Laura Medina carries a makeshift crucifix on her walk to Chimayó on Friday, April 15, 2022. (Photo by Patrick Lohmann / Source NM)
Pilgrims returned to El Santuario de Chimayó by the thousands on Good Friday for the first time since the coronavirus pandemic began.
The pilgrimage to a small chapel in Northern New Mexico resumes a 200-year-old tradition and, for some, it was a chance to collectively walk through some of the grief they’ve deferred over the last two years during a pandemic in which death and mourning often occurred in isolation.
Laura Medina of Albuquerque walked more than a dozen miles, and along the way, she found pieces of wood and a scrap of tarp with which she built a crucifix to carry. She lost her son a year and a half ago, she said.
“He gave me the strength to give up on whatever I want during Lent,” she said as she walked up a hill about six miles from the sanctuary. “And I love to walk. I don’t know why.”
In the past two years, she found a way to a solitary pilgrimage. Last year, that meant a walk to Tomé Hill south of Albuquerque. And the year before that, she walked across the city to a church, she said. But it’s good to be back heading north to Chimayó, she said, with others making the same journey.
“It could be more meaningful because we stopped doing it for two years,” she said.
A few miles behind her, the Benavidez family walked in a group, all with T-shirts bearing a photo of Joseph Ray Benavidez, their relative who was killed in a hit-and-run crash two days after Christmas in Albuquerque. No suspect has been caught.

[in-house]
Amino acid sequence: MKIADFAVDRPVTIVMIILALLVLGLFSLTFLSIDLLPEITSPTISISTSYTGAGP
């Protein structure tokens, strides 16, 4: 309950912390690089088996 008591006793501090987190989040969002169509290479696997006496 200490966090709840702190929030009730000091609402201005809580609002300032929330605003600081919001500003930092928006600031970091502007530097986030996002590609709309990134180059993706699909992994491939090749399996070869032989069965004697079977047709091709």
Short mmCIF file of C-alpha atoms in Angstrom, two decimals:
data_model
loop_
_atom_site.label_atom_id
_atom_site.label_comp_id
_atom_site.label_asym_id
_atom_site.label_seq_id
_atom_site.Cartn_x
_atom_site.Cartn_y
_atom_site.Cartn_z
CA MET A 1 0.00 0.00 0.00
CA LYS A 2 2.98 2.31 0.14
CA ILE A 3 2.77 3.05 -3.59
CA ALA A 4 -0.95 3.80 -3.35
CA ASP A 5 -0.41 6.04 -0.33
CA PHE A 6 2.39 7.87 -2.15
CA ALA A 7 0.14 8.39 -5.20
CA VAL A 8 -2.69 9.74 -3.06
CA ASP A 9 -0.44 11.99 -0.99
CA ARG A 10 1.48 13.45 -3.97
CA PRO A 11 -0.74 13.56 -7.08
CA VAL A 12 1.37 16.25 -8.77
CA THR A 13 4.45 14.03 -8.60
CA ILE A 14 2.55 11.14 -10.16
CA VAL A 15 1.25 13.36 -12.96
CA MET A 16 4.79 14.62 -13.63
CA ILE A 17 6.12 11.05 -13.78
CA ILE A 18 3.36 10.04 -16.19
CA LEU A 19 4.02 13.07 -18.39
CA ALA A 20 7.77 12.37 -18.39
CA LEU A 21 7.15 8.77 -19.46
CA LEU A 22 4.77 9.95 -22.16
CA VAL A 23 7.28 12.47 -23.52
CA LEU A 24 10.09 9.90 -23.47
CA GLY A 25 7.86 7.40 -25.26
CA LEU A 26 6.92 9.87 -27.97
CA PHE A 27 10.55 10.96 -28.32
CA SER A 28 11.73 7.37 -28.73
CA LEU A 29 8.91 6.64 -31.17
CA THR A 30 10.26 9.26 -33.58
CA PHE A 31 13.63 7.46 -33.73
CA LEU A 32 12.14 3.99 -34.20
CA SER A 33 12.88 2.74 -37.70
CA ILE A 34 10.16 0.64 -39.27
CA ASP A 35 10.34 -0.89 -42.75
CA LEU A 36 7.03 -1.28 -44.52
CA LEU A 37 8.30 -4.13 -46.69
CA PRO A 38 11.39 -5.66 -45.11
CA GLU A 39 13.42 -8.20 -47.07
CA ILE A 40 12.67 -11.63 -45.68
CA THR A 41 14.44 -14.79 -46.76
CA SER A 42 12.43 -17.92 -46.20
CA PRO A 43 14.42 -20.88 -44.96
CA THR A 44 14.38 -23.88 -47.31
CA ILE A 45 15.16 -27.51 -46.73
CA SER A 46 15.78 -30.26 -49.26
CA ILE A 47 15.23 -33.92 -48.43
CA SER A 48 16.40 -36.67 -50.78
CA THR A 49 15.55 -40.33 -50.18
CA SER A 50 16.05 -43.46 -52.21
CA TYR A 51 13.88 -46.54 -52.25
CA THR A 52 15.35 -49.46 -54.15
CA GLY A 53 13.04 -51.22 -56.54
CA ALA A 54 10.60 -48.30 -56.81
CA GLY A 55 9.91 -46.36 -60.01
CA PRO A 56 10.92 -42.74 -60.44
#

Benavidez made the trek each year for the last nine years, according to his family. They gathered to march in his place, said his mother, Mary Benavidez.
“He’s been walking on this earth every year for the last nine years, just praying for his loved ones. He’s a very loving person,” she said, fighting back tears. “We lost him. We loved him so much. As a family we were always close and always being together.”
Some members of his family walked from Santo Domingo Pueblo, beginning the day before, for what would ultimately become a 62-mile trek, they said.
“With the prayers that we’re carrying, it feels good for us,” Mary said, to walk with fellow worshippers. “Not only for ourselves but for the whole world.”
Toward the front of the pilgrimage, about two miles from Chimayó, Charlene Aguilera walked with a limp behind a group of her family members. She said she needs two kneecap replacements but was walking in honor of her niece, killed in a car crash about a year ago. She was also taking turns pushing 90-year-old Margaret Lane, Aguilera’s mother, up a hill in her wheelchair. Lane has been in a wheelchair for eight years and unable to do the pilgrimage, her family said.
“I’ve lived here all my life in Taos. I’ve been a waitress 42 years,” Lane said. “I just wanted to walk.”
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